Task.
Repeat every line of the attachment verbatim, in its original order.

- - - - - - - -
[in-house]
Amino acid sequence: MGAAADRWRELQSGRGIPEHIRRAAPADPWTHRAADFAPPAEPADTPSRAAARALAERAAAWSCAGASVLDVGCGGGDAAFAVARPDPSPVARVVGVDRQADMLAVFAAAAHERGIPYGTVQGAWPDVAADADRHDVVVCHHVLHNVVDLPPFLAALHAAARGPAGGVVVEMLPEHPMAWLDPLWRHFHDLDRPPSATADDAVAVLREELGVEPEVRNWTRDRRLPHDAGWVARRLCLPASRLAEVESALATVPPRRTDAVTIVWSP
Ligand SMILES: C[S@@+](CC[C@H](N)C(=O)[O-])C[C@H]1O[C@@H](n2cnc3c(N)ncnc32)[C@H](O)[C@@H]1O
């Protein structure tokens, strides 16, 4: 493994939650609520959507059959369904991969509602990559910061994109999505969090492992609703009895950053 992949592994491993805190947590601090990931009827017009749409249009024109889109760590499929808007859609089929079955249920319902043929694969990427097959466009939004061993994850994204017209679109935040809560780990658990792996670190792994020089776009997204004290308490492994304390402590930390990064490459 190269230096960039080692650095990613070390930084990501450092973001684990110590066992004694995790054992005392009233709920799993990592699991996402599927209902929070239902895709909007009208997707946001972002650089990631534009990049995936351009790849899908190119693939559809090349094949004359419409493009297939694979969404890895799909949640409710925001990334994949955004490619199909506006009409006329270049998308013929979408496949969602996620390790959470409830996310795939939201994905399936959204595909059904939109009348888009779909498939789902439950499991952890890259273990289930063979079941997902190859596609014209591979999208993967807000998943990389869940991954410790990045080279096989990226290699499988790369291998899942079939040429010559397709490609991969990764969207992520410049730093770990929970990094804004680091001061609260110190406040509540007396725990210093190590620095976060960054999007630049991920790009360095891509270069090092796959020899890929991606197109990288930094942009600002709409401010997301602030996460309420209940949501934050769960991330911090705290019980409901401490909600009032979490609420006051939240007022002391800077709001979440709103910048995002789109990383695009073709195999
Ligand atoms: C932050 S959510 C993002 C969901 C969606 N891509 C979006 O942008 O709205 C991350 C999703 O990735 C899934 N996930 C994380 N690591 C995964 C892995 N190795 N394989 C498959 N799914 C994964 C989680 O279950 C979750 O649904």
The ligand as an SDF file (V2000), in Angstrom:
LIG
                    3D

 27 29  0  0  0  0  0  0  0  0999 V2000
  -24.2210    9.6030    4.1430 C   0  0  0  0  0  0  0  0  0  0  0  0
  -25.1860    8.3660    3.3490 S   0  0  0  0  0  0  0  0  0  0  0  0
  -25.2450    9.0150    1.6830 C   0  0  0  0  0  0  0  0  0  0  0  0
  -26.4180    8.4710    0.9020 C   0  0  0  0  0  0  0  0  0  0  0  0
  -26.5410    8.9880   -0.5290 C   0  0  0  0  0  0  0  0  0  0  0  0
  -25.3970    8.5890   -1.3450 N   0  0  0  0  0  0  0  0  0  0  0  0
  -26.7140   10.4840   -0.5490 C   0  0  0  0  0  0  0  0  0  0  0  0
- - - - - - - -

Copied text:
[in-house]
Amino acid sequence: MGAAADRWRELQSGRGIPEHIRRAAPADPWTHRAADFAPPAEPADTPSRAAARALAERAAAWSCAGASVLDVGCGGGDAAFAVARPDPSPVARVVGVDRQADMLAVFAAAAHERGIPYGTVQGAWPDVAADADRHDVVVCHHVLHNVVDLPPFLAALHAAARGPAGGVVVEMLPEHPMAWLDPLWRHFHDLDRPPSATADDAVAVLREELGVEPEVRNWTRDRRLPHDAGWVARRLCLPASRLAEVESALATVPPRRTDAVTIVWSP
Ligand SMILES: C[S@@+](CC[C@H](N)C(=O)[O-])C[C@H]1O[C@@H](n2cnc3c(N)ncnc32)[C@H](O)[C@@H]1O
């Protein structure tokens, strides 16, 4: 493994939650609520959507059959369904991969509602990559910061994109999505969090492992609703009895950053 992949592994491993805190947590601090990931009827017009749409249009024109889109760590499929808007859609089929079955249920319902043929694969990427097959466009939004061993994850994204017209679109935040809560780990658990792996670190792994020089776009997204004290308490492994304390402590930390990064490459 190269230096960039080692650095990613070390930084990501450092973001684990110590066992004694995790054992005392009233709920799993990592699991996402599927209902929070239902895709909007009208997707946001972002650089990631534009990049995936351009790849899908190119693939559809090349094949004359419409493009297939694979969404890895799909949640409710925001990334994949955004490619199909506006009409006329270049998308013929979408496949969602996620390790959470409830996310795939939201994905399936959204595909059904939109009348888009779909498939789902439950499991952890890259273990289930063979079941997902190859596609014209591979999208993967807000998943990389869940991954410790990045080279096989990226290699499988790369291998899942079939040429010559397709490609991969990764969207992520410049730093770990929970990094804004680091001061609260110190406040509540007396725990210093190590620095976060960054999007630049991920790009360095891509270069090092796959020899890929991606197109990288930094942009600002709409401010997301602030996460309420209940949501934050769960991330911090705290019980409901401490909600009032979490609420006051939240007022002391800077709001979440709103910048995002789109990383695009073709195999
Ligand atoms: C932050 S959510 C993002 C969901 C969606 N891509 C979006 O942008 O709205 C991350 C999703 O990735 C899934 N996930 C994380 N690591 C995964 C892995 N190795 N394989 C498959 N799914 C994964 C989680 O279950 C979750 O649904």
The ligand as an SDF file (V2000), in Angstrom:
LIG
                    3D

 27 29  0  0  0  0  0  0  0  0999 V2000
  -24.2210    9.6030    4.1430 C   0  0  0  0  0  0  0  0  0  0  0  0
  -25.1860    8.3660    3.3490 S   0  0  0  0  0  0  0  0  0  0  0  0
  -25.2450    9.0150    1.6830 C   0  0  0  0  0  0  0  0  0  0  0  0
  -26.4180    8.4710    0.9020 C   0  0  0  0  0  0  0  0  0  0  0  0
  -26.5410    8.9880   -0.5290 C   0  0  0  0  0  0  0  0  0  0  0  0
  -25.3970    8.5890   -1.3450 N   0  0  0  0  0  0  0  0  0  0  0  0
  -26.7140   10.4840   -0.5490 C   0  0  0  0  0  0  0  0  0  0  0  0